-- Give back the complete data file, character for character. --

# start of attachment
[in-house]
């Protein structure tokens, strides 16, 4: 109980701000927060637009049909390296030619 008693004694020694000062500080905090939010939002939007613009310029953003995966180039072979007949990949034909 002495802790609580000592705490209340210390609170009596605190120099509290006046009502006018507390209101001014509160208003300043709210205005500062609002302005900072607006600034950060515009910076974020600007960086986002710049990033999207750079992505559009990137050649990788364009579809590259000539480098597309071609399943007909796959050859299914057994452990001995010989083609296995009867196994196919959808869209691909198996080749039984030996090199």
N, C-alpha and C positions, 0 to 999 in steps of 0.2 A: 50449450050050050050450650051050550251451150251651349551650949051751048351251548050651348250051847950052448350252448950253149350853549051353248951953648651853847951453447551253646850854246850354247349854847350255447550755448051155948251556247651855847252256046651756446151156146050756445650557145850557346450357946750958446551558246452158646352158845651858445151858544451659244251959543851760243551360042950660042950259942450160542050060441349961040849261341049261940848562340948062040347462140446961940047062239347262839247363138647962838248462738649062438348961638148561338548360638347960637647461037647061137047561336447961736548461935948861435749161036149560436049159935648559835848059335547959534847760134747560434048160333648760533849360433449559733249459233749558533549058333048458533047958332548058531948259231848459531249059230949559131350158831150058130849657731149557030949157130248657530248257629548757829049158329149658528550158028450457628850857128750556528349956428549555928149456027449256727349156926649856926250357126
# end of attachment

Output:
[in-house]
């Protein structure tokens, strides 16, 4: 109980701000927060637009049909390296030619 008693004694020694000062500080905090939010939002939007613009310029953003995966180039072979007949990949034909 002495802790609580000592705490209340210390609170009596605190120099509290006046009502006018507390209101001014509160208003300043709210205005500062609002302005900072607006600034950060515009910076974020600007960086986002710049990033999207750079992505559009990137050649990788364009579809590259000539480098597309071609399943007909796959050859299914057994452990001995010989083609296995009867196994196919959808869209691909198996080749039984030996090199």
N, C-alpha and C positions, 0 to 999 in steps of 0.2 A: 50449450050050050050450650051050550251451150251651349551650949051751048351251548050651348250051847950052448350252448950253149350853549051353248951953648651853847951453447551253646850854246850354247349854847350255447550755448051155948251556247651855847252256046651756446151156146050756445650557145850557346450357946750958446551558246452158646352158845651858445151858544451659244251959543851760243551360042950660042950259942450160542050060441349961040849261341049261940848562340948062040347462140446961940047062239347262839247363138647962838248462738649062438348961638148561338548360638347960637647461037647061137047561336447961736548461935948861435749161036149560436049159935648559835848059335547959534847760134747560434048160333648760533849360433449559733249459233749558533549058333048458533047958332548058531948259231848459531249059230949559131350158831150058130849657731149557030949157130248657530248257629548757829049158329149658528550158028450457628850857128750556528349956428549555928149456027449256727349156926649856926250357126